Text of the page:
In a recent announcement, the Kenya Wildlife Service (KWS) announced the micro-chipping of every horn of every rhino in the country. This is an increasingly high tech solution to the epidemic of rhino poaching which is afflicting every country in Africa and which shows no sign of abating. On the contrary, there is a surge in demand with new countries like Vietnam taking over the mantle from China of leading consumers of rhino horn.
As part of the press release, KWS declared that “Investigators will be able to link any poaching case to a recovered or confiscated horn, and this forms crucial evidence in court, contributing towards the prosecution’s ability to push for sentencing of a suspected rhino criminal.” The World Wildlife Fund (WWF) financed the donation of the chips and scanners for a total cost of £9400. Whilst we applaud and encourage such efforts, this small contribution has to be seen in the context of an illegal and abhorrent industry which is worth approximately £6.6 billion a year.
The laws of supply and demand are not in equilibrium for this industry. Every new effort by law enforcement agencies to successfully restrict the supply has the effect of pushing up the price of poached horn. Paradoxically, the elevated prices are enticing new consumers in countries like Vietnam where rhino horn is seen as a status symbol and is a favoured gift amongst the highest echelons of the business and political classes.
Whilst the east African nation of Kenya is making efforts to save its rhino population, the real battle is being fought in South Africa. With the continents most well run and managed national and private parks and the continents largest rhino population, this is where the war will be won or lost. Thus far, South Africa is not winning. In 2010, 333 rhino were poached, 448 in 2011, 668 in 2012 and over 520 so far this year. These losses are not sustainable.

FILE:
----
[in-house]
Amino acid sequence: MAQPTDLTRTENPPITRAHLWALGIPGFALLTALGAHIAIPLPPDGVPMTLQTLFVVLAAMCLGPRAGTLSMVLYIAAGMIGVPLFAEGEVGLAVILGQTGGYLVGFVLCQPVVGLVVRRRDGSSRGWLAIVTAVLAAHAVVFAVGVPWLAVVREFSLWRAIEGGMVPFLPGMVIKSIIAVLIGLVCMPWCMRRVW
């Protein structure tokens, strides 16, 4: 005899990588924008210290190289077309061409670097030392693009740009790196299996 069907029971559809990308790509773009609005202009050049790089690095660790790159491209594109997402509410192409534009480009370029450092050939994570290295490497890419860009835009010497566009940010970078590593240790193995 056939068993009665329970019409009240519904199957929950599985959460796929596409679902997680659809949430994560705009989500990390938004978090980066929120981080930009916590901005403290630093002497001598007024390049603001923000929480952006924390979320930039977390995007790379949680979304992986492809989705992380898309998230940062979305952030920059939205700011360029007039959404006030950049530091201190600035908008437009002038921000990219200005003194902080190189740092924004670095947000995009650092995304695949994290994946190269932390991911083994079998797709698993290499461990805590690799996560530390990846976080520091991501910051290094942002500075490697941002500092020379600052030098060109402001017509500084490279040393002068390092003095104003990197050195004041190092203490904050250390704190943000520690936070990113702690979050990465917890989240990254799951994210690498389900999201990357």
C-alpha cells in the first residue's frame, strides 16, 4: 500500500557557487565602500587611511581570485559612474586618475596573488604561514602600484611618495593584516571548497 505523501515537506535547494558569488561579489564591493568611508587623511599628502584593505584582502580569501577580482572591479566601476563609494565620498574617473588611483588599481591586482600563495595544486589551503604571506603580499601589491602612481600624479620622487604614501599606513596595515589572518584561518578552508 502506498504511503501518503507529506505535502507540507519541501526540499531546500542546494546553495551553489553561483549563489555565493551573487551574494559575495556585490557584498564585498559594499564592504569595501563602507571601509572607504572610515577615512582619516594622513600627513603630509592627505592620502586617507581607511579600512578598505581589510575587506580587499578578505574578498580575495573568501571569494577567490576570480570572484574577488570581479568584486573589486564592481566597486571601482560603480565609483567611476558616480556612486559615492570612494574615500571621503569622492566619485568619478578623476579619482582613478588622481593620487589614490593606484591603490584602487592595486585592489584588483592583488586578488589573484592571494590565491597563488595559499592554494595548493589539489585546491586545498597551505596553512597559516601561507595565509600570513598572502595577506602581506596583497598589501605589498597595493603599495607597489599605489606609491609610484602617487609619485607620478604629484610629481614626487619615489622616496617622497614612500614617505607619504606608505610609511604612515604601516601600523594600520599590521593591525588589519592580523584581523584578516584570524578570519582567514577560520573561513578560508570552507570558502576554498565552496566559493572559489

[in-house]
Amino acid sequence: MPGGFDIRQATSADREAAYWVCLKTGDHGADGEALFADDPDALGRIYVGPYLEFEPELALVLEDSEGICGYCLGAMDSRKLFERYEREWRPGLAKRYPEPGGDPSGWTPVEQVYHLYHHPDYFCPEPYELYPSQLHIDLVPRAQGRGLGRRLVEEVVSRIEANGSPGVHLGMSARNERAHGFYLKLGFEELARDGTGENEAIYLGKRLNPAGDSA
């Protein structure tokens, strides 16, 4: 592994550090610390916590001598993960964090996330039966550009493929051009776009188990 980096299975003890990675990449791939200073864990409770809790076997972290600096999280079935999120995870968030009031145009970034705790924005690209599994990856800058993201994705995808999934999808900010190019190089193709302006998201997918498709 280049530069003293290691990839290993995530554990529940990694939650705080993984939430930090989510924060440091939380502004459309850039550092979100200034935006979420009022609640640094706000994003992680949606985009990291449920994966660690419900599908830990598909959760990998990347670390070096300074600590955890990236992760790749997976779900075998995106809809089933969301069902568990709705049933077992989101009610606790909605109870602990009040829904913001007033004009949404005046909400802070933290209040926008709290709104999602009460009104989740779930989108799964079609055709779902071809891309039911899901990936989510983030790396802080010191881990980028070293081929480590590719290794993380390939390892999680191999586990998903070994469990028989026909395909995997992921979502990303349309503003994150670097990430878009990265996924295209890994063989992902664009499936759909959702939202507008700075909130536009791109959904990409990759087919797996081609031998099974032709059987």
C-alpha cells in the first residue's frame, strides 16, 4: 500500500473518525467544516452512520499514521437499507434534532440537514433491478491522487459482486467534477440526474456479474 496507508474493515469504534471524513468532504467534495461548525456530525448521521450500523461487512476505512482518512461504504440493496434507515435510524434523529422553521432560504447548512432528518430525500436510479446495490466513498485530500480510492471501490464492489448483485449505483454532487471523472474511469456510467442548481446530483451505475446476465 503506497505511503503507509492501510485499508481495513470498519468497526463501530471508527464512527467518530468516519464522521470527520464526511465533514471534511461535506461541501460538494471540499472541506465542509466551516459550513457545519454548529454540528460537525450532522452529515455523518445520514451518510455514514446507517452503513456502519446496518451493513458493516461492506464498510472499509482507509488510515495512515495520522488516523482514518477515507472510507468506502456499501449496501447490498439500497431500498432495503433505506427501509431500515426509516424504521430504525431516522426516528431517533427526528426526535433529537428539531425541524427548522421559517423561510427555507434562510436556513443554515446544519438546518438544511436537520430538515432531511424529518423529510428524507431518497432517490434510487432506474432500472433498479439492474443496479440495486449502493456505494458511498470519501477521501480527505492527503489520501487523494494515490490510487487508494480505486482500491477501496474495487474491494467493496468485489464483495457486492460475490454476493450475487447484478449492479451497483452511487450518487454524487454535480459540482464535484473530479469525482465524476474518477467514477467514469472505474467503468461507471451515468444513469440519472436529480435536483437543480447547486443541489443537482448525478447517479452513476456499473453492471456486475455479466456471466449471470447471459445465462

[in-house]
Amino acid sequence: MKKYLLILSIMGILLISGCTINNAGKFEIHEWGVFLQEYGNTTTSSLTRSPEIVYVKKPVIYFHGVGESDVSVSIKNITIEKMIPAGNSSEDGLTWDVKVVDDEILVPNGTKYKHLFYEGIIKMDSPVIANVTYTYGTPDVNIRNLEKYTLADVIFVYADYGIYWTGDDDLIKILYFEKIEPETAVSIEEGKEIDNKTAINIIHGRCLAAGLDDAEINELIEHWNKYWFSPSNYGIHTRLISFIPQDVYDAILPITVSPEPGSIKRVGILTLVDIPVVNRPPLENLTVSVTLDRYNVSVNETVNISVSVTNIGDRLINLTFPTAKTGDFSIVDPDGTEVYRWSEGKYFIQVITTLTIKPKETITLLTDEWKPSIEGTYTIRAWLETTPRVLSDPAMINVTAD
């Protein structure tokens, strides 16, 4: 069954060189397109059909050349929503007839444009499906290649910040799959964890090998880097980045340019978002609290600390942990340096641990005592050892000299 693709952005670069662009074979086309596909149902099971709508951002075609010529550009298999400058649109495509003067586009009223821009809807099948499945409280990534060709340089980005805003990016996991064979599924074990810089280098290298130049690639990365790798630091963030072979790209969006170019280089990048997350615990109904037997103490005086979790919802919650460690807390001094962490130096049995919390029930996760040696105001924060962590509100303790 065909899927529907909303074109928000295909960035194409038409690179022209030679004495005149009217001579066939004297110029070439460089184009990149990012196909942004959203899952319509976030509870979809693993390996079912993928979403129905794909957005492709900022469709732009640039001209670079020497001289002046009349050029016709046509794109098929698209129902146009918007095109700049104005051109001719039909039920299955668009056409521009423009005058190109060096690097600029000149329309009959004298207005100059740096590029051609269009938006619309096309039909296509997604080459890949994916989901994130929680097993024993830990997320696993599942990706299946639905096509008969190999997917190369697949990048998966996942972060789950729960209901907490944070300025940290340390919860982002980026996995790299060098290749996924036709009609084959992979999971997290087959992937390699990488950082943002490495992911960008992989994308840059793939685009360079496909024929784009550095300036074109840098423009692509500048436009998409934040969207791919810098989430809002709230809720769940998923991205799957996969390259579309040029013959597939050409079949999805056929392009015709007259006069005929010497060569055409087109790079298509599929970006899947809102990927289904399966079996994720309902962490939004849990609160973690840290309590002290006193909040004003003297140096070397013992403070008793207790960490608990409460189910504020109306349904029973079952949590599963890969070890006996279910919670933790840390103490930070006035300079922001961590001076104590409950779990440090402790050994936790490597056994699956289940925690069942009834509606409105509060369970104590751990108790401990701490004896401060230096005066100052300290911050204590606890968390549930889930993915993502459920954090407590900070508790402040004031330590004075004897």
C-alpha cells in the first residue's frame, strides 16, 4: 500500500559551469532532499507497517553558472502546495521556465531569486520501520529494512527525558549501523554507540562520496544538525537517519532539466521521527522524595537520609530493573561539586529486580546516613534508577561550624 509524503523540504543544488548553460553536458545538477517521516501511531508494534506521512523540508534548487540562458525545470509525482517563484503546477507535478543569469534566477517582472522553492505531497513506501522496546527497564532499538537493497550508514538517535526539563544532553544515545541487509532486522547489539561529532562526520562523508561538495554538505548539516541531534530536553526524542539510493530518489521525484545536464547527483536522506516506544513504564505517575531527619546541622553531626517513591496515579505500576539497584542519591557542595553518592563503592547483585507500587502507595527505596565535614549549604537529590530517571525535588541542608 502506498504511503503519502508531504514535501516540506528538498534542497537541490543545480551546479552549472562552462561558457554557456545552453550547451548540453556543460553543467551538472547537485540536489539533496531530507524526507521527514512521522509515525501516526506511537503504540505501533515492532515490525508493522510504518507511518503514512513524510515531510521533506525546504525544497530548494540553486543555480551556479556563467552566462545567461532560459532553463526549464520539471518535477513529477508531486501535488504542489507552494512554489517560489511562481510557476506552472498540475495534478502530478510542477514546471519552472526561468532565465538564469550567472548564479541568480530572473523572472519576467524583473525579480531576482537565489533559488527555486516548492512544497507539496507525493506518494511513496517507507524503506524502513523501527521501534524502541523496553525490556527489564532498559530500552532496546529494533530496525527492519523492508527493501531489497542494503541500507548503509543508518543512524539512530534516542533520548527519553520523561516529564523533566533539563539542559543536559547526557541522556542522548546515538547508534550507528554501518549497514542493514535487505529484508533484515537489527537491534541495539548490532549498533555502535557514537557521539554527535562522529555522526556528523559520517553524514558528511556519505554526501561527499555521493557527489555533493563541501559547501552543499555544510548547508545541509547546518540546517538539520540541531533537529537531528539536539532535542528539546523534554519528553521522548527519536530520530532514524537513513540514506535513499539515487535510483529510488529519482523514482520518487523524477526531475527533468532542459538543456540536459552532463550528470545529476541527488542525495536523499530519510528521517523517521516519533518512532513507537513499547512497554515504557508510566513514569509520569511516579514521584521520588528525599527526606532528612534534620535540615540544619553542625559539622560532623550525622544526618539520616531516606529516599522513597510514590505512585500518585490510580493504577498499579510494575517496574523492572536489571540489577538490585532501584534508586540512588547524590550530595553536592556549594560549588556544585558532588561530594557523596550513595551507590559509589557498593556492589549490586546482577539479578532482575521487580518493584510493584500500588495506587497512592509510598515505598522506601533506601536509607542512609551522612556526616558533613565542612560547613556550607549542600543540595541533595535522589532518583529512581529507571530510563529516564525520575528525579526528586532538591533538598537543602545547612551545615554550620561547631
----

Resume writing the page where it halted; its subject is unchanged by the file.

In any country or continent where there are wide disparities between the wealthy and the poor, where the the poor are in the overwhelming majority and where the agencies of state are prone to either incompetence or corruption, you will find fertile ground for illegal activities.
Perhaps other solutions are needed. Dr Ian Player of South Africa, one of the world’s leading conservationists and the effective saviour of the white rhino in southern Africa, has proposed an alternative answer to the problem. “There is much opposition from the animal rights movement, with which I have sympathy, but we have to devise other means of ensuring the survival of rhinos. Conservation agencies are desperately short of money. Surely it is in the interest of the rhino and conservation economics that we legalise the sale of rhino horn accumulated through natural mortality.”
If the trade was legalised and regulated, it is estimated that South Africa could supply at least 600 horns a year from natural rhino deaths and historical stockpiles, and that private rhino owners could “farm” rhino horn sustainably and provide another 1 000 horns a year.
Whilst conservationists and politicians are fiddling, the rhino is burning a path to oblivion. With the price of horn at $65,000 per kg (viz $4700 in 1993), which makes its worth more, per unit weight, than cocaine, diamond or gold, something needs to change. And fast. Otherwise the only rhino our children will see will be in zoos and books.